Dr Ciara Kelly: 'Why we must meet halfway in political debate'
I've been thinking a lot about politics recently. I've written here before about the rise of the right - in Europe, America and most recently Brazil. There are many reasons why it's happening. Some are economic. Some are to do with law and order. Some are to do with immigration. All are to do with fear.
Fear of someone taking your job, changing your culture, undermining your position, making you worse off in some way. I've argued with people online many times about whether or not free speech should apply to people who express right-wing or far-right views - lots of people say no - they should be de-platformed and prevented from spreading their ideology. I still believe yes.
And I'll tell you why. I don't believe the right is rising in isolation. I believe politics is, in fact, polarising. So as the right has been growing, an equivalent hard-left position has grown correspondingly. We don't mind that - because we don't fear the left in the way we fear the right. But the poles are pulling people in two different directions, and as that happens, consensus and agreement become increasingly hard.
So what's currently occurring is someone in Eastern Europe saying; We're experiencing rapid immigration and it's causing problems. The left says; You're wrong! You can't say that, you racist! REFUGEES ARE WELCOME! The right says; You're right! Don't listen to the politically correct! MUSLIMS ARE THE SOURCE OF ALL OUR PROBLEMS!
Neither is actually true. Immigration is posing challenges culturally, and logistically, that need to be managed like any other societal issue. This isn't the fault of migrants fleeing war or famine - but pretending there are no issues and insulting those who express concern around this, is no solution either.
The person concerned about immigration in their area, hears one side calling them a racist and telling them there's nothing to see here - when they know that's not the case. And they hear the other side acknowledging their worries and playing on their fears and so the right grows. The right isn't growing just because of people expressing prejudiced, hateful views. It's also happening because the left will not hear of any concerns that don't fit with their ideology.
We are forgetting that it isn't only the right that's dangerous. Polarisation in, and of itself, is bad. Where there is no compromise, no agreement - there will always ultimately be conflict and that conflict can very easily become bloody. And before you yell - fascist apologist, dog whistler for racists and all the other things people say nowadays when their conviction in their own right-mindedness is challenged. I dislike the right as much as anybody. I don't want to see them rise.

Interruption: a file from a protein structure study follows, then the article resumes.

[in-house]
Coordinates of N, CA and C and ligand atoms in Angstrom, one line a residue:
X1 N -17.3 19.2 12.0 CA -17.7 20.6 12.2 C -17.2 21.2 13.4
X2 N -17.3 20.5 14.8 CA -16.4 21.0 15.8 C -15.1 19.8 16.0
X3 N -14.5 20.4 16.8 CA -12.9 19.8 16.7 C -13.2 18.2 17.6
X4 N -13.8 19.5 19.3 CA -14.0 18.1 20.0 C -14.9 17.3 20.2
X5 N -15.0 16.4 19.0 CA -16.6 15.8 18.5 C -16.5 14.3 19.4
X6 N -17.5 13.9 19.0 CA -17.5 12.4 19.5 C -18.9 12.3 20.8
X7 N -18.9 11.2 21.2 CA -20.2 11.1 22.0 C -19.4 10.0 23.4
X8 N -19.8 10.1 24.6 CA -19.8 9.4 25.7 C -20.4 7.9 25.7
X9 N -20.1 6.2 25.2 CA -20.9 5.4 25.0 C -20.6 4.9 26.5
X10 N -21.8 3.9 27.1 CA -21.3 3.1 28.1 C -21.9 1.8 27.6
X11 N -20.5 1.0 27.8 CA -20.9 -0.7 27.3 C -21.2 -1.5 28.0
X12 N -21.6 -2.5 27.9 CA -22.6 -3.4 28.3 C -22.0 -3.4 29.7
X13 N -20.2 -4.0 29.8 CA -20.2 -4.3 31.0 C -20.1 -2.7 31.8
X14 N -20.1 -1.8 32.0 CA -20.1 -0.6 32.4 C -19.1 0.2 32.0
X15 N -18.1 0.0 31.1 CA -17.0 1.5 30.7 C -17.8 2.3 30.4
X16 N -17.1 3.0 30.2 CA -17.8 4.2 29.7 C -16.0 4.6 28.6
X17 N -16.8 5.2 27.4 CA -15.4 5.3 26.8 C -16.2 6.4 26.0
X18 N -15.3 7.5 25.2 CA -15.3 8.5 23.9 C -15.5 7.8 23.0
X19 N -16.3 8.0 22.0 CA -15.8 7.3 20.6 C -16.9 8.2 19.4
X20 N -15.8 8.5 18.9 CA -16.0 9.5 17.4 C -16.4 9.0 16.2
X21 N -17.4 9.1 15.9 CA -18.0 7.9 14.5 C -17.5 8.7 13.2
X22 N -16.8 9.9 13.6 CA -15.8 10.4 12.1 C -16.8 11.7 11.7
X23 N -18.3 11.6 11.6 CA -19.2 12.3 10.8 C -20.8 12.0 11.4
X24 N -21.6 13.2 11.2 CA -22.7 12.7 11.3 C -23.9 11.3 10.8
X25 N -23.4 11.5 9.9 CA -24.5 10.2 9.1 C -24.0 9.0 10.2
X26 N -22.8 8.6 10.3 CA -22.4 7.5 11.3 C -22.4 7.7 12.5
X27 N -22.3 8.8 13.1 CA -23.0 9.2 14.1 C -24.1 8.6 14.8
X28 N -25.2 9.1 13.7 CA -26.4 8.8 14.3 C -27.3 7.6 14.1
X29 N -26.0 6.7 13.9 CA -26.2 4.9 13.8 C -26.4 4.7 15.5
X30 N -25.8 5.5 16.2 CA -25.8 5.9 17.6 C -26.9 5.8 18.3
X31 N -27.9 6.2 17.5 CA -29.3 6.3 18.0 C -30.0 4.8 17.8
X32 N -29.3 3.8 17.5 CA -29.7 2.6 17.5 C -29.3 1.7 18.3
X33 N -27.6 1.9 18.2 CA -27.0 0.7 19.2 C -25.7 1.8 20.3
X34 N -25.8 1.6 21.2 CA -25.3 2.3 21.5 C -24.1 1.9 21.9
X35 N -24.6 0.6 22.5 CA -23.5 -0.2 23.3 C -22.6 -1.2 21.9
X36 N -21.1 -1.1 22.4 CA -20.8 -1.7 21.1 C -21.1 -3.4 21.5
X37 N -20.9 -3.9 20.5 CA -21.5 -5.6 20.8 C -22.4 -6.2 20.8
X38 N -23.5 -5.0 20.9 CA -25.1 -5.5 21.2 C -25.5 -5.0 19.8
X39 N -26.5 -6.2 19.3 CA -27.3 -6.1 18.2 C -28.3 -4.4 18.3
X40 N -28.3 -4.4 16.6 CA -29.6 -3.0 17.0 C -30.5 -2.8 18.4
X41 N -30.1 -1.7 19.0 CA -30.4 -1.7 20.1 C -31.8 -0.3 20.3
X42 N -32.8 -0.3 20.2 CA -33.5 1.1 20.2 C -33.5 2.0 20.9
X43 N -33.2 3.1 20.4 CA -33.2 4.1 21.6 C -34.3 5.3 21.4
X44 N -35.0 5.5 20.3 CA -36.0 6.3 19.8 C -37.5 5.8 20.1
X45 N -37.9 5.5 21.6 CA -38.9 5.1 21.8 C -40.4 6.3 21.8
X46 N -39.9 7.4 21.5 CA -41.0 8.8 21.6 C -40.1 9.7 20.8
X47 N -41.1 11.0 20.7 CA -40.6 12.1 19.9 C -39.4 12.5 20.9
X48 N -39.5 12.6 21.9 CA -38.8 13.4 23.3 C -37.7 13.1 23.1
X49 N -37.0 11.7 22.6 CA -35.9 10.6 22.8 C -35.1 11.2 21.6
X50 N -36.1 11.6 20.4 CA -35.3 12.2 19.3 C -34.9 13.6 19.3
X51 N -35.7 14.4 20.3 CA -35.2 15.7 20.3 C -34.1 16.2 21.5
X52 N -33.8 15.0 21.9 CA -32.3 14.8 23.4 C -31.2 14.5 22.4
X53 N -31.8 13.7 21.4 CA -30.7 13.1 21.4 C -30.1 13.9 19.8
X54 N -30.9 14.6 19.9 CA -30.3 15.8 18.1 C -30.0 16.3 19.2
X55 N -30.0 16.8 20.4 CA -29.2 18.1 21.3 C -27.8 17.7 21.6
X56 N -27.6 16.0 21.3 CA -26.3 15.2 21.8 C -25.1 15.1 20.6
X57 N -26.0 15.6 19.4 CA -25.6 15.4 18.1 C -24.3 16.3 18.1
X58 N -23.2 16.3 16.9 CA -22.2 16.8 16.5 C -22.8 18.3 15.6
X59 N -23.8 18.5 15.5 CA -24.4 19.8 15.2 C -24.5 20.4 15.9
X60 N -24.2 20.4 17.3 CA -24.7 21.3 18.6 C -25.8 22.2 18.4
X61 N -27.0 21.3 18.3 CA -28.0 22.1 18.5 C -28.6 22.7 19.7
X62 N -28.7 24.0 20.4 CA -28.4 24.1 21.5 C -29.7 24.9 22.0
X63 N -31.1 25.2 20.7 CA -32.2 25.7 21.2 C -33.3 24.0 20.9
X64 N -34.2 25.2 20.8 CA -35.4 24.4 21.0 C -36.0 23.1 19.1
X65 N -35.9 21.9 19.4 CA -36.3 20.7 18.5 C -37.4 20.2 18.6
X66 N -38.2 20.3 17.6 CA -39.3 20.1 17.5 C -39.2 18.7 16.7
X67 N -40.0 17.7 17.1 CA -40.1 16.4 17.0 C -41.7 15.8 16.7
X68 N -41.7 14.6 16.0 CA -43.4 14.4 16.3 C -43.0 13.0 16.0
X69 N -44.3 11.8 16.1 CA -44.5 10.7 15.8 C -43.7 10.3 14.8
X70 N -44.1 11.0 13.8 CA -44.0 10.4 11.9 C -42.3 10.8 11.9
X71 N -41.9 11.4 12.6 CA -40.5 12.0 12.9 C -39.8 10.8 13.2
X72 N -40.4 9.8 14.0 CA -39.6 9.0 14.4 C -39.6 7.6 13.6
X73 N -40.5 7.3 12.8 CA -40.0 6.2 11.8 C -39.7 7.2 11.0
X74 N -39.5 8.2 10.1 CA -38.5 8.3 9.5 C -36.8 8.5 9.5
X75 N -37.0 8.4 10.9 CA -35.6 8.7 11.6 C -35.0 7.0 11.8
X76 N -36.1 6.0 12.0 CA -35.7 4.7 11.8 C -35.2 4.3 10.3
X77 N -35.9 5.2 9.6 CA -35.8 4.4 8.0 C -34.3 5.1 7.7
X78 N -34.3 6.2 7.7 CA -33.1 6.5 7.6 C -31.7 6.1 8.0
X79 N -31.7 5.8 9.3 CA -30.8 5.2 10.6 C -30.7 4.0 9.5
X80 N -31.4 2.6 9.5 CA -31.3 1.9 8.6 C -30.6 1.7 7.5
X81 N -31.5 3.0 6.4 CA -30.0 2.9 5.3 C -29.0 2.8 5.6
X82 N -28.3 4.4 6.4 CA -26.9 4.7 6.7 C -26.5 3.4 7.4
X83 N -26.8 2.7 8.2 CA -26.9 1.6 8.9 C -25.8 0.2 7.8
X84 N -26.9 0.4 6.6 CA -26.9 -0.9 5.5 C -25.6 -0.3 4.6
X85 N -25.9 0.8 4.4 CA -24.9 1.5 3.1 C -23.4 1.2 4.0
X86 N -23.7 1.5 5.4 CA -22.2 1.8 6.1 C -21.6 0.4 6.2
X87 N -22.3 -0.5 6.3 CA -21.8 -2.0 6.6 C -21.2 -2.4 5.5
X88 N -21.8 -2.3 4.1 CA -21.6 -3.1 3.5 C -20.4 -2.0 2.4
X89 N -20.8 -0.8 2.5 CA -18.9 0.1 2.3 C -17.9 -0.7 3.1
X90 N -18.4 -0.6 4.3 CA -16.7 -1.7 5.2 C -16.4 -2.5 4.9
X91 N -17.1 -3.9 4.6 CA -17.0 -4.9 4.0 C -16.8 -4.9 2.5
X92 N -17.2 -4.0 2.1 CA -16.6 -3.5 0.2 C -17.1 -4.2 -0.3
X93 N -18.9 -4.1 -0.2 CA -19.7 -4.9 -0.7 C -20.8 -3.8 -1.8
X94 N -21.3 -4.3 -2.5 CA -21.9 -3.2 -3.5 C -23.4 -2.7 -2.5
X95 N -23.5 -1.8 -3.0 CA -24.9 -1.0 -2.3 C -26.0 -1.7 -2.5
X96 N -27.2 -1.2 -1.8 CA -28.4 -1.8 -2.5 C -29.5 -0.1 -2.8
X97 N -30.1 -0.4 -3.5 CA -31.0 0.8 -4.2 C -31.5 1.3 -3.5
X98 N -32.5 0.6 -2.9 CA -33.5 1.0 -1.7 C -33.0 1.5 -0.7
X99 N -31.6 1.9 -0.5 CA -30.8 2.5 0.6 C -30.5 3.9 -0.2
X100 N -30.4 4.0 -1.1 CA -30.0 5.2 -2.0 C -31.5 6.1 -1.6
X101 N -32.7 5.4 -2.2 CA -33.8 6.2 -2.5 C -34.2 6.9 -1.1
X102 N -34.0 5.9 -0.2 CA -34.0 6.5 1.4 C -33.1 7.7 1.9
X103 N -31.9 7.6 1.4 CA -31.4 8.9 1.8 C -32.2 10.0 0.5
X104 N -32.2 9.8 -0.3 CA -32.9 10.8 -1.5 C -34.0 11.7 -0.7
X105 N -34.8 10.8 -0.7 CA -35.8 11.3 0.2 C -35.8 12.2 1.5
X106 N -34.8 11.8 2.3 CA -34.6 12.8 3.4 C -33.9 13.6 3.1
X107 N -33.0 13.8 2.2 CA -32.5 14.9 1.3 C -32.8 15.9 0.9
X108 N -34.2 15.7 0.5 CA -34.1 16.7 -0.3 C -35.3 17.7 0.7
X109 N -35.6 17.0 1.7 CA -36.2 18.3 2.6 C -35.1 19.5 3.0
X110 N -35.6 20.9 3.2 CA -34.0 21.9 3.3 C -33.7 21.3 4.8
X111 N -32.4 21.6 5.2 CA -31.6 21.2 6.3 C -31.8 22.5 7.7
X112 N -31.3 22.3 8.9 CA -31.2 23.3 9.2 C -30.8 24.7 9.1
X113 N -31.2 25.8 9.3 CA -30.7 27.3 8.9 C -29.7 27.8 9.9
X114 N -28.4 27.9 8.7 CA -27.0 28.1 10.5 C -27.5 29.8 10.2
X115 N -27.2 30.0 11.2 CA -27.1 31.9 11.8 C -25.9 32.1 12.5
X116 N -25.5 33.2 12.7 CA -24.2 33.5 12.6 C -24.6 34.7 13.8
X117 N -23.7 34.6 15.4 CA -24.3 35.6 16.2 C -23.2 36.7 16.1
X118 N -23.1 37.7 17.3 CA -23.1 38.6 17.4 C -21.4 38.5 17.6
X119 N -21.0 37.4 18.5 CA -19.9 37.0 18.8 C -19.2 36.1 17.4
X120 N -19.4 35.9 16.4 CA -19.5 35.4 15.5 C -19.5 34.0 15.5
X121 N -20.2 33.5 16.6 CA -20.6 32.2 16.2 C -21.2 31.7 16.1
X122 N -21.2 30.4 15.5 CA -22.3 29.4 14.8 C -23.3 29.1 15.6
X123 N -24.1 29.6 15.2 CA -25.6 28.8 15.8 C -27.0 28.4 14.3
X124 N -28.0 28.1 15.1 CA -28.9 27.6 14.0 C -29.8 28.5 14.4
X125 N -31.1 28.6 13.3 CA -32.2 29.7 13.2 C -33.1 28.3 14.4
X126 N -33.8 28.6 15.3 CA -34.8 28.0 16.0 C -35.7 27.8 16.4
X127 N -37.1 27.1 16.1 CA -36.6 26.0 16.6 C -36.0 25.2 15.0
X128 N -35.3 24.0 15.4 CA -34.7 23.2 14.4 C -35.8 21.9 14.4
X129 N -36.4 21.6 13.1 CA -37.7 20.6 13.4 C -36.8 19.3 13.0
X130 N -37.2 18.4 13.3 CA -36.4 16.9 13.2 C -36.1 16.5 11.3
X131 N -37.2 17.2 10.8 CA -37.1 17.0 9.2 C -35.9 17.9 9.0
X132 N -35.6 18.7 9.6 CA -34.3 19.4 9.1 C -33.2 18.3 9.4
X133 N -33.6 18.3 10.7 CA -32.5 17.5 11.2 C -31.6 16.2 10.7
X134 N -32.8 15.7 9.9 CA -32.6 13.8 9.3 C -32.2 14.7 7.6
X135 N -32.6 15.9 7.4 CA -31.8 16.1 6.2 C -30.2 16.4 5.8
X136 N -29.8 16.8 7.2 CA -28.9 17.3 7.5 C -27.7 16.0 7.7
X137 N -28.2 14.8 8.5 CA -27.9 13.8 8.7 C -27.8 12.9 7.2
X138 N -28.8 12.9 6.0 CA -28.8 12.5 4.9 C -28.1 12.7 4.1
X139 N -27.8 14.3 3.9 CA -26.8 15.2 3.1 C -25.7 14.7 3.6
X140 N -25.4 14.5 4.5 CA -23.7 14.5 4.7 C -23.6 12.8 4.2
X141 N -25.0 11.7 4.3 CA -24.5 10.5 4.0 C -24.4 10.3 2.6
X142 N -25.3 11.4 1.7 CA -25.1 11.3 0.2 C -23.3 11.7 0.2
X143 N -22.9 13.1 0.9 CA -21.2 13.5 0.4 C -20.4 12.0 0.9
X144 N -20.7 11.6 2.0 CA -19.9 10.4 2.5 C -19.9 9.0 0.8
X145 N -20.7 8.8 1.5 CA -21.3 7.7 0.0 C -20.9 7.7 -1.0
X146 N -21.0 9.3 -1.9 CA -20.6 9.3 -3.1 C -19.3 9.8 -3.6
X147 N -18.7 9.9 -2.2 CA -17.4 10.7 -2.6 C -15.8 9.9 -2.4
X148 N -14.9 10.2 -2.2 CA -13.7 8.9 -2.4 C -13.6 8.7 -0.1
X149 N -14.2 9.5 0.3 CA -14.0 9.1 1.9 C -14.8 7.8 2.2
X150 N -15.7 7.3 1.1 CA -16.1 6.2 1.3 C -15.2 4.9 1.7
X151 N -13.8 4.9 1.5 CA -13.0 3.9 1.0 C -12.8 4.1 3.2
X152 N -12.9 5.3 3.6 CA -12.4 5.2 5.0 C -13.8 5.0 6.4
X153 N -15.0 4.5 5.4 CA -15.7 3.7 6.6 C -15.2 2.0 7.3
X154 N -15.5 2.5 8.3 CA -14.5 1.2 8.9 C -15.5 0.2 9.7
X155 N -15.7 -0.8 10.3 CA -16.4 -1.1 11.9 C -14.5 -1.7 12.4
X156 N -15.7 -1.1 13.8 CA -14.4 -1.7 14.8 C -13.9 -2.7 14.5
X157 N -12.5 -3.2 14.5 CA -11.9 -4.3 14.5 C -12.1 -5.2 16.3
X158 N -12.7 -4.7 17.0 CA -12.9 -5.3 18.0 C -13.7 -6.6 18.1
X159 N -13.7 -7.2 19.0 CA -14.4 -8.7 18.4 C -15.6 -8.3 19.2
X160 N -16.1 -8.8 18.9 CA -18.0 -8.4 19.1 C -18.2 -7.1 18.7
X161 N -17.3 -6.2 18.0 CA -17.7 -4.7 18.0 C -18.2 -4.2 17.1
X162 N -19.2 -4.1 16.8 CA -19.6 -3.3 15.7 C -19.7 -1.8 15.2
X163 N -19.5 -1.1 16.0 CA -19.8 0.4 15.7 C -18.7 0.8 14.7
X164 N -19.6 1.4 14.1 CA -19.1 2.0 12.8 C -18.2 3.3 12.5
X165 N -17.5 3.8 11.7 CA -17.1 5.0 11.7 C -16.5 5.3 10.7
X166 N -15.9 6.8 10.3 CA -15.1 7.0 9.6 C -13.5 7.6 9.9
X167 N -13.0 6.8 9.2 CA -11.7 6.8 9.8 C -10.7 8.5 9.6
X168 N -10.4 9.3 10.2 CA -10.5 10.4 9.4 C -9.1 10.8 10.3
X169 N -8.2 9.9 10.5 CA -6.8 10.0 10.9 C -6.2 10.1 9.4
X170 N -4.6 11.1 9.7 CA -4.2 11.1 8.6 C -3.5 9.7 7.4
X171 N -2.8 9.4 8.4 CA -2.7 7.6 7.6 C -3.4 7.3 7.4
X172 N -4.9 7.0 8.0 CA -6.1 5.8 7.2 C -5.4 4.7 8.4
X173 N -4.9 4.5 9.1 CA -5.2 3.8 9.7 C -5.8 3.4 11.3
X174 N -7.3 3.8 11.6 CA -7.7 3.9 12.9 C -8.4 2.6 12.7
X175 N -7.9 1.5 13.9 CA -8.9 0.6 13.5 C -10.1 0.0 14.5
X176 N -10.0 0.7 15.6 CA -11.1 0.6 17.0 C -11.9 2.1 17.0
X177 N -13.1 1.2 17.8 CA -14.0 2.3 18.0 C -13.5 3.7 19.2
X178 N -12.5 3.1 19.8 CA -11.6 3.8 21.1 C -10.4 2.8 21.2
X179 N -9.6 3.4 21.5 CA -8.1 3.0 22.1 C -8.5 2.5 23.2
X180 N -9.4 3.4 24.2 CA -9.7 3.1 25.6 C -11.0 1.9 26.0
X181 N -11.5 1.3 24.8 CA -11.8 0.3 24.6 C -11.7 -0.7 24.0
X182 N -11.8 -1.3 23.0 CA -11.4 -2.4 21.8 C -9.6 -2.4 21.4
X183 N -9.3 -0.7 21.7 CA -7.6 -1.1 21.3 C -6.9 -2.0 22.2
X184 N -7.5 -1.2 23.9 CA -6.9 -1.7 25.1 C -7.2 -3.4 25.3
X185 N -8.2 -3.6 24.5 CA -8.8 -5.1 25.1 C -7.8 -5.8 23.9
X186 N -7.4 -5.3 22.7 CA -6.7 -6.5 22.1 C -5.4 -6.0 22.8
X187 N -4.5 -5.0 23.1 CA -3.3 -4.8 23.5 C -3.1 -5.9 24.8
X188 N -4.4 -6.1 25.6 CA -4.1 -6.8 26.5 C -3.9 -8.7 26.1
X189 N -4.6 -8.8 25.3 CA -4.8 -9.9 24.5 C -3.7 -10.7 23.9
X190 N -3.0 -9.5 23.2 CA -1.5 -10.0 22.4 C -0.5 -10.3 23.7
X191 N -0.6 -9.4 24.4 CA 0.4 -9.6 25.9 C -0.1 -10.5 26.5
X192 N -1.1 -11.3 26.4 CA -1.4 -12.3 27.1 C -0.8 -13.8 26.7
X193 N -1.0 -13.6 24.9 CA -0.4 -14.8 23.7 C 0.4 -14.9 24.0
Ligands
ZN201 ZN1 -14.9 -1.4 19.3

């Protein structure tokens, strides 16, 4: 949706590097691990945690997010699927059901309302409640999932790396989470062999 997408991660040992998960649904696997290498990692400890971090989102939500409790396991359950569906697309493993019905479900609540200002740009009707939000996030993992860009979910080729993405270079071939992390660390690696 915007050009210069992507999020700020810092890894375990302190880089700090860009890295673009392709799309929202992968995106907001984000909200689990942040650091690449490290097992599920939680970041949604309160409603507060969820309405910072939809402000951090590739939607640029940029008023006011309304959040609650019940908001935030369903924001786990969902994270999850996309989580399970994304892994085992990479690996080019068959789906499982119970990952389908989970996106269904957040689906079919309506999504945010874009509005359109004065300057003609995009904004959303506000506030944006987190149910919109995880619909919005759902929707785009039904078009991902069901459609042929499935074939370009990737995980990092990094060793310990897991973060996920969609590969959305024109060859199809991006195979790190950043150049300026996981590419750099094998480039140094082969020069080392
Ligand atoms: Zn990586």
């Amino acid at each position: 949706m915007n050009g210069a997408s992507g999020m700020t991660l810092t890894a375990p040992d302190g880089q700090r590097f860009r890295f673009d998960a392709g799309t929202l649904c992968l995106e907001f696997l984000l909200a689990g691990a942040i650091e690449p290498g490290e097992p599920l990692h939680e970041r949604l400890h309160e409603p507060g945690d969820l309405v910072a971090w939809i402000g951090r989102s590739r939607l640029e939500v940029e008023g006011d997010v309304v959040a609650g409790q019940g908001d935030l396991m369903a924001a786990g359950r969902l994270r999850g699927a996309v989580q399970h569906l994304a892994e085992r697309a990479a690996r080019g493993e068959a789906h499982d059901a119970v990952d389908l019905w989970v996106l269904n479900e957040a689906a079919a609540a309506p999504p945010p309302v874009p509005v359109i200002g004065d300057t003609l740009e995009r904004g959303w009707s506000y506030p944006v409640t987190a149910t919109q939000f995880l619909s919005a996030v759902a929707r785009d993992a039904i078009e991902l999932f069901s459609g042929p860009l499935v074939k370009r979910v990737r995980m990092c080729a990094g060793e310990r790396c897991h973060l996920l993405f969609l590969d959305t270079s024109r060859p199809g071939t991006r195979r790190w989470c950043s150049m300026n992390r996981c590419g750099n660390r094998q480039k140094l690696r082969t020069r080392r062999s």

I don't want to see hate or prejudice triumph. But I also don't believe every person to the right of Trotsky is a fascist, or a racist, and I don't believe polarised politics, or firing insults at anyone who disagrees with you achieves anything at all.
At a time like this, those in the centre must realise they have a role to play, that those hurling anger and hate from the extremes never will. That of finding consensus. That of downplaying fear while addressing concerns.
We've been largely spared these issues here, being immersed as we were in civil war politics for the past 100 years. But with Fianna Fail now propping up Fine Gael in government, we can no longer pretend they're in opposition to each other. And a left/right divide is emerging.
But a time is coming when all of us will be asked what side we're on, and people will try and force us to choose. But the very nature of that question is problematic. How about trying to pull people back from the extremes? How about we try not to be dragged to either end of the spectrum but instead use calm discourse, diplomacy, education, good economic planning and a refusal to insult or denigrate people who disagree with us? Dissenting voices aren't bad. But how we deal with them is very important and we're messing it up. No good can come of it.
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